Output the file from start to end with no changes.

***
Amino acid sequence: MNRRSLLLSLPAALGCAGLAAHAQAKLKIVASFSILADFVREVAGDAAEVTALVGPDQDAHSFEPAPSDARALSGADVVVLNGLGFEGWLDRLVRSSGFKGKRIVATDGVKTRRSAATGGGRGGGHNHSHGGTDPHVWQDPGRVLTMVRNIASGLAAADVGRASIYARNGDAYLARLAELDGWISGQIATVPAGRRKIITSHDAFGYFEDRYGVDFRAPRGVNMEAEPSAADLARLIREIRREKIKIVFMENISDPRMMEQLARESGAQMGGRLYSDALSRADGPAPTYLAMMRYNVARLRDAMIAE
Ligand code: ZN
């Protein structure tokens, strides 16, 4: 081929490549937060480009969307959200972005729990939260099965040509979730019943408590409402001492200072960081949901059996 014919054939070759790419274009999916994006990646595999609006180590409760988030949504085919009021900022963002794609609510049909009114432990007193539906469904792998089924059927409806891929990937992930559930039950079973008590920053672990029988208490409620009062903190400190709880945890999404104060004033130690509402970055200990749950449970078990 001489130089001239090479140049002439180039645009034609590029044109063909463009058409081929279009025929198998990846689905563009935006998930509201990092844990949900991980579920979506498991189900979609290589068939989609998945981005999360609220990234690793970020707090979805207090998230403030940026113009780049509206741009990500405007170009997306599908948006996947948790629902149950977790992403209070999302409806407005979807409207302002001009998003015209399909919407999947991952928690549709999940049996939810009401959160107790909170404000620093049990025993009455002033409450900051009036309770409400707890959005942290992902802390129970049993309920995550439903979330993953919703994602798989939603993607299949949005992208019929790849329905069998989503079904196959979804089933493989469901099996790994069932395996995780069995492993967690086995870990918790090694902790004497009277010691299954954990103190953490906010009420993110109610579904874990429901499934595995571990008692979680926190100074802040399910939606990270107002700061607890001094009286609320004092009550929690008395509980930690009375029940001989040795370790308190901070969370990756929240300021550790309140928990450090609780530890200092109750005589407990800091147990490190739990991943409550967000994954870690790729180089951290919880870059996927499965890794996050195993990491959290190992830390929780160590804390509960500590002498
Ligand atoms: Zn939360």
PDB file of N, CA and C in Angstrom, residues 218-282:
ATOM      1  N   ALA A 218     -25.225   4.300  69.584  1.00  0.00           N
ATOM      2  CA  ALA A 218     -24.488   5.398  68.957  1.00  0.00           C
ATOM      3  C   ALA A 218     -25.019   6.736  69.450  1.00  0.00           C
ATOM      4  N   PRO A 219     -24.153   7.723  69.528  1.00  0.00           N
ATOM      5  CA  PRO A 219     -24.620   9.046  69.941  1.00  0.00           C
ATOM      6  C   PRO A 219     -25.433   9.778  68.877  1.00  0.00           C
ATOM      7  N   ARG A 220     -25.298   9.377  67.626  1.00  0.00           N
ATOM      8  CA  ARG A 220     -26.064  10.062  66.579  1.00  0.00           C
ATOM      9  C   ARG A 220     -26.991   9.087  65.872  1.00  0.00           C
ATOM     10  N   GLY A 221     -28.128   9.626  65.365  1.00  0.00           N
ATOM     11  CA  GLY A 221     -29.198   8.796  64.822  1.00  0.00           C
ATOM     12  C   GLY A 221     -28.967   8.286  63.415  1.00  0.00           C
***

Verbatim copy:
Amino acid sequence: MNRRSLLLSLPAALGCAGLAAHAQAKLKIVASFSILADFVREVAGDAAEVTALVGPDQDAHSFEPAPSDARALSGADVVVLNGLGFEGWLDRLVRSSGFKGKRIVATDGVKTRRSAATGGGRGGGHNHSHGGTDPHVWQDPGRVLTMVRNIASGLAAADVGRASIYARNGDAYLARLAELDGWISGQIATVPAGRRKIITSHDAFGYFEDRYGVDFRAPRGVNMEAEPSAADLARLIREIRREKIKIVFMENISDPRMMEQLARESGAQMGGRLYSDALSRADGPAPTYLAMMRYNVARLRDAMIAE
Ligand code: ZN
């Protein structure tokens, strides 16, 4: 081929490549937060480009969307959200972005729990939260099965040509979730019943408590409402001492200072960081949901059996 014919054939070759790419274009999916994006990646595999609006180590409760988030949504085919009021900022963002794609609510049909009114432990007193539906469904792998089924059927409806891929990937992930559930039950079973008590920053672990029988208490409620009062903190400190709880945890999404104060004033130690509402970055200990749950449970078990 001489130089001239090479140049002439180039645009034609590029044109063909463009058409081929279009025929198998990846689905563009935006998930509201990092844990949900991980579920979506498991189900979609290589068939989609998945981005999360609220990234690793970020707090979805207090998230403030940026113009780049509206741009990500405007170009997306599908948006996947948790629902149950977790992403209070999302409806407005979807409207302002001009998003015209399909919407999947991952928690549709999940049996939810009401959160107790909170404000620093049990025993009455002033409450900051009036309770409400707890959005942290992902802390129970049993309920995550439903979330993953919703994602798989939603993607299949949005992208019929790849329905069998989503079904196959979804089933493989469901099996790994069932395996995780069995492993967690086995870990918790090694902790004497009277010691299954954990103190953490906010009420993110109610579904874990429901499934595995571990008692979680926190100074802040399910939606990270107002700061607890001094009286609320004092009550929690008395509980930690009375029940001989040795370790308190901070969370990756929240300021550790309140928990450090609780530890200092109750005589407990800091147990490190739990991943409550967000994954870690790729180089951290919880870059996927499965890794996050195993990491959290190992830390929780160590804390509960500590002498
Ligand atoms: Zn939360």
PDB file of N, CA and C in Angstrom, residues 218-282:
ATOM      1  N   ALA A 218     -25.225   4.300  69.584  1.00  0.00           N
ATOM      2  CA  ALA A 218     -24.488   5.398  68.957  1.00  0.00           C
ATOM      3  C   ALA A 218     -25.019   6.736  69.450  1.00  0.00           C
ATOM      4  N   PRO A 219     -24.153   7.723  69.528  1.00  0.00           N
ATOM      5  CA  PRO A 219     -24.620   9.046  69.941  1.00  0.00           C
ATOM      6  C   PRO A 219     -25.433   9.778  68.877  1.00  0.00           C
ATOM      7  N   ARG A 220     -25.298   9.377  67.626  1.00  0.00           N
ATOM      8  CA  ARG A 220     -26.064  10.062  66.579  1.00  0.00           C
ATOM      9  C   ARG A 220     -26.991   9.087  65.872  1.00  0.00           C
ATOM     10  N   GLY A 221     -28.128   9.626  65.365  1.00  0.00           N
ATOM     11  CA  GLY A 221     -29.198   8.796  64.822  1.00  0.00           C
ATOM     12  C   GLY A 221     -28.967   8.286  63.415  1.00  0.00           C